Awestruck by the immortal musicians lining Fillmore Auditorium’s corridors, 25 weeks pregnant Stars female vocalist Amy Millan, glowing and beaming, dedicated the Stars’ Fillmore Auditorium performance to Jerry Garcia, who she’s sure is “still kicking it up there somewhere!” The eloquent, Montreal based indie pop group, shaking its fans from midweek stupor, would have had Jerry crying happy tears this November night.
“Time Can Never Kill The True Heart”, off Stars’ 2002 LP Heart, posts Millan’s velvety vocal against minimalist instrumentation and lyrics ridden with confusion, anxiety, and self-doubt, “One step closer to the sea wall / looking down, you can see all…one heart but the mind was in two / one half filled with the dreams of a saint / the other filled with nothing but hate.”
Torquil “Torq” Campbell, Stars’ front man, spun thrilling, heated groove on electronic “Set Yourself On Fire”, hurling white roses into the crowd as he belted with Broadway pomp: “In every single place that has ever, ever been / Hiroshima, Los Angeles and each town in between.”
Millan donned her tough, resilient persona to contrast vulnerable lyrics on “Bitches in Tokyo,” as she bets, ““All this sabotage you bring / well, I can't take it / 'cause I just want you back / I just want you back.” The brunette fixed her eyes on the crowd, shouting, “Where’d you put my heart, San Francisco?”
Campbell bantered on about the hardships of being Canadian, mostly regarding the difficulties of satisfying his marijuana hobby while on tour in America. “Free merch for anyone that gets Torq pot!” Millian teased. Fans looked toward each other, shifty eyed, ready to transact. “Your Ex-Lover Is Dead,” opening track off fan favorite Set Yourself On Fire, has the blonde front man weaving a tale of ill fated coincidence, “God that was strange to see you again / introduced by a friend of a friend / smiled and said ‘yes I think we've met before’ / in that instant it started to pour.” Millan countered, playing off her male counterpart, “This scar is a fleck on my porcelain skin / tried to reach deep buy you couldn’t get in / now you’re outside me you see all the beauty / repent all your sins.” As fans erupted in frantic applause, Stars genuflected in respect to the “best club in the world, San Francisco, Fillmore!”
After confessing that he “assaults people with friendship in an attempt to get them to ignore his faults,” Torq Campbell launched into synth laden “Take Me To The Riot”, as chiming guitar met bombastic vocals and dramatic lyrics. Campbell pounded the mic with an infectious chorus, declaring a simultaneously soul pumping and anthemic, “Saturday nights in neon lights / Sunday in the cell / pills enough to make me feel ill / cash enough to make me well / take me, take me to the RIIIOOTTTTT!!!!” Holding his last note for an eternity across punctuating percussion, the male vocalist threw his arms in the air as girls greeted him with hysterical shrieks seldom heard outside of roller coasters. Torq, drenched, looked down at his soaked shirt and declared: “I’m sweating like Karl Rove in the Castro!”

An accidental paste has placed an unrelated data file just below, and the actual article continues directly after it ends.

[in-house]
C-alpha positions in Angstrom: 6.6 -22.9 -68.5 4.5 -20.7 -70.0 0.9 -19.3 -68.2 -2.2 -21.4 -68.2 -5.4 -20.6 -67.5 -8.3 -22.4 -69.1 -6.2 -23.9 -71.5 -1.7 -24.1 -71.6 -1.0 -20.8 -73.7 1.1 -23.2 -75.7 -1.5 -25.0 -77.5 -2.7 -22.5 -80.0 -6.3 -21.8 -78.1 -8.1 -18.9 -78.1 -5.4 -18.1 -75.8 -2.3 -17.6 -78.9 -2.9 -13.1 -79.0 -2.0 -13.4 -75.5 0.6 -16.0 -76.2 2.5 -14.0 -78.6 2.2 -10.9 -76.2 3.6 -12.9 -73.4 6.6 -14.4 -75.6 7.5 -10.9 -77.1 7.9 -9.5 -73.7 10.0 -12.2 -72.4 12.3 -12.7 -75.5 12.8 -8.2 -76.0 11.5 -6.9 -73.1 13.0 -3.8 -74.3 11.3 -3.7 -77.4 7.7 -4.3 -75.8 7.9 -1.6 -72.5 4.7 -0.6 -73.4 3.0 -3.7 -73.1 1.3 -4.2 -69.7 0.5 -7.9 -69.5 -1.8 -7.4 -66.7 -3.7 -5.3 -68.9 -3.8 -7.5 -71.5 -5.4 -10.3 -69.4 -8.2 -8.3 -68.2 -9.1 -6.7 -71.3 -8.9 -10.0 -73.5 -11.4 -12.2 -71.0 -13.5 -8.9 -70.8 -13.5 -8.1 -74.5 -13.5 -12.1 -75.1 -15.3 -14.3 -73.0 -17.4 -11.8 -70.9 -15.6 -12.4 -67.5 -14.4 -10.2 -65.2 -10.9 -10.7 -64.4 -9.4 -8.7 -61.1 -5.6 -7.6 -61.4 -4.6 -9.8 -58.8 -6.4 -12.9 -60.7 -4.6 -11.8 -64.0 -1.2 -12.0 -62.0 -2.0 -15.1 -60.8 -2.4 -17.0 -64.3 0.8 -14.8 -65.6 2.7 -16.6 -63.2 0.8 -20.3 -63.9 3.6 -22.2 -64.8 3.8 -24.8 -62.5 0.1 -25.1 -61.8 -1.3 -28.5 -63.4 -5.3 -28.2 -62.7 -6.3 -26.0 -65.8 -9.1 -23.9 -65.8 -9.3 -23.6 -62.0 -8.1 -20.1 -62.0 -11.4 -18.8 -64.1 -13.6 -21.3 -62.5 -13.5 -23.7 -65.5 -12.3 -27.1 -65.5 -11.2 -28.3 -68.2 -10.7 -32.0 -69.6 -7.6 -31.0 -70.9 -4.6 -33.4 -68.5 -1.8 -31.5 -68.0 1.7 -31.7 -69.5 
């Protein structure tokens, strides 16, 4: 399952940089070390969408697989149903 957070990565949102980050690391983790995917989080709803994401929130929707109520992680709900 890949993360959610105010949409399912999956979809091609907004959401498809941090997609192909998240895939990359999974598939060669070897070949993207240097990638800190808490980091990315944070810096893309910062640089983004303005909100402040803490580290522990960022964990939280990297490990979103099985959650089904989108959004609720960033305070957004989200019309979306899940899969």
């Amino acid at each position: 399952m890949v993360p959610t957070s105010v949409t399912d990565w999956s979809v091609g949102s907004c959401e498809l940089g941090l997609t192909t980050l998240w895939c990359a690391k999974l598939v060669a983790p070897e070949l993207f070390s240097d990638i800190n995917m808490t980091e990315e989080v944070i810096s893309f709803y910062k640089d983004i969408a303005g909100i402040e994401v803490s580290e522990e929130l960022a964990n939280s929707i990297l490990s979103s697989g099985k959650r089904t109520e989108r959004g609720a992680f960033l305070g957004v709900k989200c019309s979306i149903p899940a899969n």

When the time came, the crowd begged and pleaded for an encore. Echoes of “please come back” and “don’t leave us” filled the theatre. Suddenly, the auditorium went dark, and Ike Eisenhower’s iconic farewell address seeped through the speakers. Perhaps more apropos of Veterans Day than Stars –whose native flag has exactly one maple leaf and, ironically, zero stars -may have themselves have realized, the former military general admonished “we must guard against the acquisition of unwarranted influence…by the military industrial complex. The potential for the disastrous rise of misplaced power exists.” Chillingly, the septuagenarian President cautions: “We should take nothing for granted.” The cardigan clad hipster stood agape, eyes wide: “So intense man, like Church!”
Stars claimed the floral stage once more, armed with a melodica and Torq’s death stare for “Celebration Gun.” A wall of bubbles blew off the stage, as Torquell Campbell and Amy Millan complemented tightly arranged, richly layered shoegaze guitars with scenes of destitution “desert wind and a perverse desire to win / history buried in shame,” and crippling realities “morning's papers, ink stains my fingers/ my hands grow darker everyday / are the beating drums / celebration guns?”